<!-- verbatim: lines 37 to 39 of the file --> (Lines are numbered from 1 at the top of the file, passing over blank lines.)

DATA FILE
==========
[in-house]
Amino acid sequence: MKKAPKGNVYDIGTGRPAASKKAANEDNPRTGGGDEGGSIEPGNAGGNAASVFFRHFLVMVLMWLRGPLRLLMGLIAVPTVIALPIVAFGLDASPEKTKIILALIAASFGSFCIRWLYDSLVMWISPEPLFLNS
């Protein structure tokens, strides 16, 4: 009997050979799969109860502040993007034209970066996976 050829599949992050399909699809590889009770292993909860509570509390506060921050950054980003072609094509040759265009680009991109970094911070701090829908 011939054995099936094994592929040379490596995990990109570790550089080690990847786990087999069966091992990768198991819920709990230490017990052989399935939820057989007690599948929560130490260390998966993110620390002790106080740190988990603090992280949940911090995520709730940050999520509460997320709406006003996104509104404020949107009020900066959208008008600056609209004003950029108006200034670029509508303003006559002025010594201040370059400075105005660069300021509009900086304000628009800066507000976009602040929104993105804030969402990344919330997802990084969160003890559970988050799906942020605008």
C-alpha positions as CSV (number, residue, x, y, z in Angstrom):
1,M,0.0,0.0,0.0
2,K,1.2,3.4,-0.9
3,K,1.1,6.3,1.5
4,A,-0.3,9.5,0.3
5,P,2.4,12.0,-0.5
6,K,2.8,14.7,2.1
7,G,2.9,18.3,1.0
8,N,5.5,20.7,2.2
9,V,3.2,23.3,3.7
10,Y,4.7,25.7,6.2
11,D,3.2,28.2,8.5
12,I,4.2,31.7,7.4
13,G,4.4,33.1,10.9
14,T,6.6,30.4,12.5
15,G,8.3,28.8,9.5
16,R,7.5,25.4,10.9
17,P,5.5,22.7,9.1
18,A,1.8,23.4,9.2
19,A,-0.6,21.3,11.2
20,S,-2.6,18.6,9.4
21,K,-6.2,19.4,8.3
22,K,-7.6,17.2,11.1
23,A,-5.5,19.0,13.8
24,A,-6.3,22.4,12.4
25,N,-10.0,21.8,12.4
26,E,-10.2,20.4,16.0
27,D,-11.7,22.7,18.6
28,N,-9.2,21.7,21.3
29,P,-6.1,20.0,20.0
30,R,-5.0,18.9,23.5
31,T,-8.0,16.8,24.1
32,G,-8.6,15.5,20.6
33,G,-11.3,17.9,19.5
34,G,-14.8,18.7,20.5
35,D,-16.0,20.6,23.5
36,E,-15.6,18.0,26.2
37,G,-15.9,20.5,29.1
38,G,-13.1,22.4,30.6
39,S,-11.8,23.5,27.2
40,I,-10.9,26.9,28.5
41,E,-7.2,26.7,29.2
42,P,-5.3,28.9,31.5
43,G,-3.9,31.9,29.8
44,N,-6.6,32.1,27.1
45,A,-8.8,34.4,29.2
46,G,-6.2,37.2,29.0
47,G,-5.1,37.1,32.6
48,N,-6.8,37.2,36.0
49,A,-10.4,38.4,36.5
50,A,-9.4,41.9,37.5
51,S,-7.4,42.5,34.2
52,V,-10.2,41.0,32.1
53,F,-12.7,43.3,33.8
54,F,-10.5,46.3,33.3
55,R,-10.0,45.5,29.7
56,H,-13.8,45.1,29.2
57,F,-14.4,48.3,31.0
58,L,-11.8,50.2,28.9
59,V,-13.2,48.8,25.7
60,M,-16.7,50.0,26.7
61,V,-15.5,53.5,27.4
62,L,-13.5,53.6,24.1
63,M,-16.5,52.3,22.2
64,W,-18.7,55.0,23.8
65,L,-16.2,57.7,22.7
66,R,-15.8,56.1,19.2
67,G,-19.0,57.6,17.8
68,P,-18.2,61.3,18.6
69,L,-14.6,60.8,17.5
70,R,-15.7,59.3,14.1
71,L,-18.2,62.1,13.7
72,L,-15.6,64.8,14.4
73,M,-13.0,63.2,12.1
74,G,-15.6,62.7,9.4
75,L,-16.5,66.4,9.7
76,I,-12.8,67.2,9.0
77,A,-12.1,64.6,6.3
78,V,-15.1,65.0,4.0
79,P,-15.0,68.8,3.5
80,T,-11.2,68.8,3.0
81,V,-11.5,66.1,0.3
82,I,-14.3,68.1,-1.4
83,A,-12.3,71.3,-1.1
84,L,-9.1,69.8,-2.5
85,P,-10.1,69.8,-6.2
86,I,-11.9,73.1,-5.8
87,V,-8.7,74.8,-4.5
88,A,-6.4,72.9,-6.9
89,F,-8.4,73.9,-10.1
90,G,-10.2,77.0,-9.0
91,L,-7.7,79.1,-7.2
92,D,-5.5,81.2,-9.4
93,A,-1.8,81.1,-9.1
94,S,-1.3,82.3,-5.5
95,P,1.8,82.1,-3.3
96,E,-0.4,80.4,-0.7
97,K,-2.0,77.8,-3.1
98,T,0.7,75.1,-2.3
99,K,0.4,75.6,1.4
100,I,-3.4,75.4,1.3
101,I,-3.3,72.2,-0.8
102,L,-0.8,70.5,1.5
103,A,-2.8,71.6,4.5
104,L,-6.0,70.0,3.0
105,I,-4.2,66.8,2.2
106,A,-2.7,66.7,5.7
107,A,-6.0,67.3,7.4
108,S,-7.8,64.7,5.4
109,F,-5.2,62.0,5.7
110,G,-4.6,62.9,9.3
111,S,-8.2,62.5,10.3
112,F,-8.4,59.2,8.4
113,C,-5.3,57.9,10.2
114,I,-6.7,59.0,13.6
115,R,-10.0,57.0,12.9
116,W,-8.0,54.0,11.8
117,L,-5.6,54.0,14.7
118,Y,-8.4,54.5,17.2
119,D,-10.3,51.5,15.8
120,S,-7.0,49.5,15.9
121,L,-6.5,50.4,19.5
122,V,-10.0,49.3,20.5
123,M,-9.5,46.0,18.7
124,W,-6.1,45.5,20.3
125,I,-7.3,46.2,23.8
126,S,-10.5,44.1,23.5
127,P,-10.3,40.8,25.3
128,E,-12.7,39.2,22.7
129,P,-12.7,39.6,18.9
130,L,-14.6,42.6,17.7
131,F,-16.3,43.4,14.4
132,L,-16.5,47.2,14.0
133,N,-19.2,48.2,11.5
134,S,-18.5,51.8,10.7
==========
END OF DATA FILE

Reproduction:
33,G,-11.3,17.9,19.5
34,G,-14.8,18.7,20.5
35,D,-16.0,20.6,23.5